Supreme Court Justice Kennedy’s decision this week to retire will set in motion a battle royal to fill his seat. Many are focused on the implications of a stacked conservative court for abortion rights, but a new right-wing justice handpicked by Trump likely will also reach much further into healthcare issues. We need to start thinking about what Kennedy’s retirement means for Medicaid work requirements, Medicaid expansion, and even the very legality of the Affordable Care Act (ACA).
Kennedy became a reluctant but staunch defender of Roe v. Wade in his time on the Court, and Trump is certain to appoint a far-right justice hand-picked by pro-lifers. And as a Republican Senator said this week, “not even Trump can screw this up.” The Court could get an opportunity to address abortion quickly. In addition to a lawsuit against an Iowa bill banning abortion once a heartbeat is detected, suits are pending over a state prohibition at 15 weeks of pregnancy as well as state regulations of abortion providers. Recently, the Court turned down opportunities to revisit Roe by declining cases that challenged states’ laws to make abortion illegal after 20 weeks of pregnancy.
Just today it was announced Kentucky lost in federal district court on the legality of its proposed draconian Medicaid work requirements. This was a huge victory for Medicaid beneficiaries and their health plans and advocates alike…until we consider the likelihood the case will now end up at the Supreme Court, where its outcome without Kennedy’s moderate position is very much in question. Kentucky was the first of four states that won the Centers for Medicare & Medicaid Services (CMS) approval this year to advance a work requirement, a fundamental change in Medicaid’s 53-year history: Arkansas, Indiana, and New Hampshire. It’s unclear if this federal court ruling invalidates the other states’ work requirement plans. Seven more states have work requirement proposals pending with CMS: Arizona, Kansas, Maine, Mississippi, Ohio, Utah, and Wisconsin.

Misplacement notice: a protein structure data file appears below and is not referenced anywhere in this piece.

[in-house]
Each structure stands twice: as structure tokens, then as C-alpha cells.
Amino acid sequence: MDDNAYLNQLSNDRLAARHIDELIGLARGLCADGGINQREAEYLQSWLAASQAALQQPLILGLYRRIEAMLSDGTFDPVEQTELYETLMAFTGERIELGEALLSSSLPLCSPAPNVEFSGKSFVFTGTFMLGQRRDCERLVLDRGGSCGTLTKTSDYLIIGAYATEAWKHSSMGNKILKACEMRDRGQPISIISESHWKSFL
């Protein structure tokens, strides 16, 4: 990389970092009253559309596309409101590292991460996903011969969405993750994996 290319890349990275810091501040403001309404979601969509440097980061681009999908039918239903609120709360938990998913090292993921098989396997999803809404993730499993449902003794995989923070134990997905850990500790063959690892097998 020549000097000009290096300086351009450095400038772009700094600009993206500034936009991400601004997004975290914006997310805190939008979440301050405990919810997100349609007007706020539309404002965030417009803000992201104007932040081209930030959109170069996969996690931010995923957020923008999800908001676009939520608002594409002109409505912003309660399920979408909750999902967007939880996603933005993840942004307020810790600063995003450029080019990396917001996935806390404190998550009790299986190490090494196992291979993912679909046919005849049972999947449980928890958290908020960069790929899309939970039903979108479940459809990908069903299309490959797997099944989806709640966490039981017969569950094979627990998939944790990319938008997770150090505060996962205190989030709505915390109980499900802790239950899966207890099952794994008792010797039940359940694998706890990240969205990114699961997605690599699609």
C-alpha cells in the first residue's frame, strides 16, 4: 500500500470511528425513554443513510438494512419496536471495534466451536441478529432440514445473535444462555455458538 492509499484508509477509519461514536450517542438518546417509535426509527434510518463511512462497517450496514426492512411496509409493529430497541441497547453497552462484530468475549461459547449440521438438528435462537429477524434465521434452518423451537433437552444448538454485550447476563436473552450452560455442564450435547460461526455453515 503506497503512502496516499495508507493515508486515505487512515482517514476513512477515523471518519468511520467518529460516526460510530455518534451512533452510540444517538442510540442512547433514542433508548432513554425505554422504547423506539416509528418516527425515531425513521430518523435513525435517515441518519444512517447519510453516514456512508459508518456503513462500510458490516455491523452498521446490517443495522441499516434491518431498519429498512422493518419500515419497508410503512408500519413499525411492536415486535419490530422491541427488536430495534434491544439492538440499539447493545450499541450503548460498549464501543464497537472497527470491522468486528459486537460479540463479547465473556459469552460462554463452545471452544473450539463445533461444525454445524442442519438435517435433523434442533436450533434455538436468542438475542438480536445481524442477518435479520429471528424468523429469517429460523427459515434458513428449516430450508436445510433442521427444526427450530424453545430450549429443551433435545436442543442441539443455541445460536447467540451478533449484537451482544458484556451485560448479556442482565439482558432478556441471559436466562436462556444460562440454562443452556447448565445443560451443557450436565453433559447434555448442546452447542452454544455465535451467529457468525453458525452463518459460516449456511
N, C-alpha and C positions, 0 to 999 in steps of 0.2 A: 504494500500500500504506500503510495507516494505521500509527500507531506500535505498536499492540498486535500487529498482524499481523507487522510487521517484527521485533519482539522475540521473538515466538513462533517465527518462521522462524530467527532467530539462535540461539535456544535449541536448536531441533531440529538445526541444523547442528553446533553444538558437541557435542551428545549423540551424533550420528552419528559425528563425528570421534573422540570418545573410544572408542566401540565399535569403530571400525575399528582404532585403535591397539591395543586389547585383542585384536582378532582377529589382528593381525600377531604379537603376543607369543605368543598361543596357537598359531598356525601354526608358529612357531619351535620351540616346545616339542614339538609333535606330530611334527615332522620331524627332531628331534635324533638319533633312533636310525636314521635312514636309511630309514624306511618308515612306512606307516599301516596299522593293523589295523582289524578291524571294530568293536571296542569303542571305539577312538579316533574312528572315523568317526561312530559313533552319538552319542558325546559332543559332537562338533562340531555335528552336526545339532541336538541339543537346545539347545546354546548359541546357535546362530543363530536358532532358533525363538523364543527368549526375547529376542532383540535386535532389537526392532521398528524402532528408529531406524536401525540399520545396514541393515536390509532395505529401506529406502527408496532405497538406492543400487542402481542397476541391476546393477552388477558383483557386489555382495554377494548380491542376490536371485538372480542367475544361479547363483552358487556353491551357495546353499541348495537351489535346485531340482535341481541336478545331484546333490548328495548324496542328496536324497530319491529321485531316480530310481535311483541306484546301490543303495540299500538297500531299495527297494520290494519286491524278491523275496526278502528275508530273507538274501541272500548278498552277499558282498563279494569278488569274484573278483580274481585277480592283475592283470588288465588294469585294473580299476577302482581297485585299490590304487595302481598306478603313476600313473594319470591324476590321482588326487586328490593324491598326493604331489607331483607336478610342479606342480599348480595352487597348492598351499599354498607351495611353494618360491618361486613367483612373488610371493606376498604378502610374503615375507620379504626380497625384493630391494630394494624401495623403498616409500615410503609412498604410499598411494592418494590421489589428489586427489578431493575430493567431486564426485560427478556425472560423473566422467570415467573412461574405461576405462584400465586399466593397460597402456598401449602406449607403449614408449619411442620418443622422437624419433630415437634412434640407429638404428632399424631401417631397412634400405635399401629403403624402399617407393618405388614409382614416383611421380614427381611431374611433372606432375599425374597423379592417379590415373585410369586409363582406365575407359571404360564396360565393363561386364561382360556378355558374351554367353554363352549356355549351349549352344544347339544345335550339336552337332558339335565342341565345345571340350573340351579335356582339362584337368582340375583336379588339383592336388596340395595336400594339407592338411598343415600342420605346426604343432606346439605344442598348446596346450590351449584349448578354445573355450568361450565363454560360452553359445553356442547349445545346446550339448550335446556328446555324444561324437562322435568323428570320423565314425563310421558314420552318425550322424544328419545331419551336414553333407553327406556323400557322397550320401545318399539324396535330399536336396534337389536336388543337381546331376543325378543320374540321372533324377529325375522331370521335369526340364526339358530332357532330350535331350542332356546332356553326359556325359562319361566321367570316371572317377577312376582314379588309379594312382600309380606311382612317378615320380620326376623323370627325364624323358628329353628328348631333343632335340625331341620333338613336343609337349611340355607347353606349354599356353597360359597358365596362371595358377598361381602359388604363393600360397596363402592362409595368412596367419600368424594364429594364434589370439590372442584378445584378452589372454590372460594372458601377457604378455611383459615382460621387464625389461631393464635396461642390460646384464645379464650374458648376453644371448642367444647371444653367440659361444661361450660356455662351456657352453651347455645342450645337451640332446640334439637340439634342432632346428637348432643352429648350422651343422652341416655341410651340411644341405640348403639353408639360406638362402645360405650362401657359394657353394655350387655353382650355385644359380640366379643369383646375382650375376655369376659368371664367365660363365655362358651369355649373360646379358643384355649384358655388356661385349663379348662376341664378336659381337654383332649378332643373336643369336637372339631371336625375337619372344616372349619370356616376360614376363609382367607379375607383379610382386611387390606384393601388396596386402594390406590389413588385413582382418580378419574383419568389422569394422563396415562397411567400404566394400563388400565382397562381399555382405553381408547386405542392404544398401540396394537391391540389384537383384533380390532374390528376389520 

Earlier this month, a Maine state judge ordered its Trump “mini-me” Governor LePage to implement Medicaid expansion after an overwhelming vote on a state ballot initiative on which he was refusing to. LePage continues to defy the judge’s order and has promised to appeal her ruling…to the Supreme Court, where a right-wing Trump appointee could claim states’ rights. Maine was the first state in the nation to expand Medicaid through a public referendum. Governors and legislatures in 17 other states that refused to expand Medicaid under the ACA, as well as activists advancing ballot initiatives in states like Utah and Idaho, are all watching closely. But none more so than in Virginia, which just expanded Medicaid to over 400,000 people.
That brings us to Obamacare. The latest conservative challenge to the ACA surged back into the news last week when Trump’s Justice Department argued it believes the law’s protections for preexisting conditions are unconstitutional. They argued in support of a case brought by 20 red states, led by Texas, that because Republicans in Congress repealed Obamacare’s individual mandate penalty in their 2017 tax bill, the mandate is now unconstitutional — and so is the rest of the law. The argument is ludicrous, and legal scholars on both sides of the aisle have stated it’s likely dead. But Texas filed the lawsuit in a very conservative federal district court, and lawsuits challenging Obamacare that appear weak have gotten traction with conservative judges before. It’s now possible the Texas suit or another like it could end up in front of the Supreme Court, meaning the ACA itself may be in mortal peril.
The next several months will bring some dark days in healthcare jurisprudence and will likely result in the clock being set back more than 45 years. Women could be consigned to back-alley abortions again. Millions of Medicaid beneficiaries could see their coverage ripped away or subjected to Orwellian work requirements. And America’s struggling healthcare system could be further undermined by Trump and his appointee.
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